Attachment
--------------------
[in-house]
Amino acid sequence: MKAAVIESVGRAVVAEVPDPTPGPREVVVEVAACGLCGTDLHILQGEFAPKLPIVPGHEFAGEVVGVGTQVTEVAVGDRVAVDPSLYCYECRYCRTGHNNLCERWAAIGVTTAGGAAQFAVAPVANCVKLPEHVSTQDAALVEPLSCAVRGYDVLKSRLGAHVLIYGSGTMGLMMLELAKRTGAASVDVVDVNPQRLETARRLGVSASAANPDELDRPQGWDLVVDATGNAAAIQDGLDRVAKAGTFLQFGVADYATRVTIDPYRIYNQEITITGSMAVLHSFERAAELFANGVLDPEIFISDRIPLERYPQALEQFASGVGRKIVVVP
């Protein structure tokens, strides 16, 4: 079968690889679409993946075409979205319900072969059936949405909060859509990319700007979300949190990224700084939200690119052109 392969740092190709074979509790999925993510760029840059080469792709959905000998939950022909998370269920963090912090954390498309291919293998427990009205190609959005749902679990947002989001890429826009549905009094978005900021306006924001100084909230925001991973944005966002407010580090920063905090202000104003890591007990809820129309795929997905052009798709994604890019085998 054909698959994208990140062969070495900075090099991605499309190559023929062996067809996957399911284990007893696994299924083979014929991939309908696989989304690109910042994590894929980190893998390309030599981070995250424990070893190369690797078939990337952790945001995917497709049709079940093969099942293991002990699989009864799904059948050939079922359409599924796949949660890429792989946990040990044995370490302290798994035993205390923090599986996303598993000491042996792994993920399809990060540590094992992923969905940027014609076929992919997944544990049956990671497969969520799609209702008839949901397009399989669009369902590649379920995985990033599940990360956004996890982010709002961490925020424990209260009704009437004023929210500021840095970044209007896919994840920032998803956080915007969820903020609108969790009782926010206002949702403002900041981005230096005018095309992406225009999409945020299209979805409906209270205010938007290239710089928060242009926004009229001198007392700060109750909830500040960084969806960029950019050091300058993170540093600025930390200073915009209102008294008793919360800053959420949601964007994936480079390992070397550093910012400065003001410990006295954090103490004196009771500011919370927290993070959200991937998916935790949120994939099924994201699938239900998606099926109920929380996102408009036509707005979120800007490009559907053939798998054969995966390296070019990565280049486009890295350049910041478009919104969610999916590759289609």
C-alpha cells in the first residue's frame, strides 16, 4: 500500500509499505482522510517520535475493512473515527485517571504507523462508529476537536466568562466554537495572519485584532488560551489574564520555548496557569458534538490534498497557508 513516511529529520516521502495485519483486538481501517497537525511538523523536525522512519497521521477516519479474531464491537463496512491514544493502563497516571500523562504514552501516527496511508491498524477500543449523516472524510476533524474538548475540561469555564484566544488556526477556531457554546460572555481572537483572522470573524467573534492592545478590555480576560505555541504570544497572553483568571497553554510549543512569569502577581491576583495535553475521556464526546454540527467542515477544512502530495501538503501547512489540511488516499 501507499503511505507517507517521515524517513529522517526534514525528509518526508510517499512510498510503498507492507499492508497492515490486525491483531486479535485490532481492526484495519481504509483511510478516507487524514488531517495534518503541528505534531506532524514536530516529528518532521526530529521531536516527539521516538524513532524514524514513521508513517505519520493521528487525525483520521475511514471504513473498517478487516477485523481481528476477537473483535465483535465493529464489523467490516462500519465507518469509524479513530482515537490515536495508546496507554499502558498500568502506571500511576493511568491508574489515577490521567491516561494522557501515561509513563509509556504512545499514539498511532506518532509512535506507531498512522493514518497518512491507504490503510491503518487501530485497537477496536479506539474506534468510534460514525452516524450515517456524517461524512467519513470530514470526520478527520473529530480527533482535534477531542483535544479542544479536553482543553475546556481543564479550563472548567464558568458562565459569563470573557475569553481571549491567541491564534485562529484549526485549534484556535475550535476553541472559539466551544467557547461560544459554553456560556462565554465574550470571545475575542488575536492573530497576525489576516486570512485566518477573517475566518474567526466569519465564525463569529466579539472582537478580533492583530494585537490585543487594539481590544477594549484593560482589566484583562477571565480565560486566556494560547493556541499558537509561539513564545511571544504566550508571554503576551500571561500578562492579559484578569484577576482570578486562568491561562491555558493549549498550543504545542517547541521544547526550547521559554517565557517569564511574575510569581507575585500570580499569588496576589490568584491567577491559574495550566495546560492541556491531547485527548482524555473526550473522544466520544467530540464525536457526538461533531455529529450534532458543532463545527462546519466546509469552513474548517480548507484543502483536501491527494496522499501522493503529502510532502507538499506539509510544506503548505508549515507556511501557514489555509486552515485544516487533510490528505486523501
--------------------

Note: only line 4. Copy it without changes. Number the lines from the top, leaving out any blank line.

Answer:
C-alpha cells in the first residue's frame, strides 16, 4: 500500500509499505482522510517520535475493512473515527485517571504507523462508529476537536466568562466554537495572519485584532488560551489574564520555548496557569458534538490534498497557508 513516511529529520516521502495485519483486538481501517497537525511538523523536525522512519497521521477516519479474531464491537463496512491514544493502563497516571500523562504514552501516527496511508491498524477500543449523516472524510476533524474538548475540561469555564484566544488556526477556531457554546460572555481572537483572522470573524467573534492592545478590555480576560505555541504570544497572553483568571497553554510549543512569569502577581491576583495535553475521556464526546454540527467542515477544512502530495501538503501547512489540511488516499 501507499503511505507517507517521515524517513529522517526534514525528509518526508510517499512510498510503498507492507499492508497492515490486525491483531486479535485490532481492526484495519481504509483511510478516507487524514488531517495534518503541528505534531506532524514536530516529528518532521526530529521531536516527539521516538524513532524514524514513521508513517505519520493521528487525525483520521475511514471504513473498517478487516477485523481481528476477537473483535465483535465493529464489523467490516462500519465507518469509524479513530482515537490515536495508546496507554499502558498500568502506571500511576493511568491508574489515577490521567491516561494522557501515561509513563509509556504512545499514539498511532506518532509512535506507531498512522493514518497518512491507504490503510491503518487501530485497537477496536479506539474506534468510534460514525452516524450515517456524517461524512467519513470530514470526520478527520473529530480527533482535534477531542483535544479542544479536553482543553475546556481543564479550563472548567464558568458562565459569563470573557475569553481571549491567541491564534485562529484549526485549534484556535475550535476553541472559539466551544467557547461560544459554553456560556462565554465574550470571545475575542488575536492573530497576525489576516486570512485566518477573517475566518474567526466569519465564525463569529466579539472582537478580533492583530494585537490585543487594539481590544477594549484593560482589566484583562477571565480565560486566556494560547493556541499558537509561539513564545511571544504566550508571554503576551500571561500578562492579559484578569484577576482570578486562568491561562491555558493549549498550543504545542517547541521544547526550547521559554517565557517569564511574575510569581507575585500570580499569588496576589490568584491567577491559574495550566495546560492541556491531547485527548482524555473526550473522544466520544467530540464525536457526538461533531455529529450534532458543532463545527462546519466546509469552513474548517480548507484543502483536501491527494496522499501522493503529502510532502507538499506539509510544506503548505508549515507556511501557514489555509486552515485544516487533510490528505486523501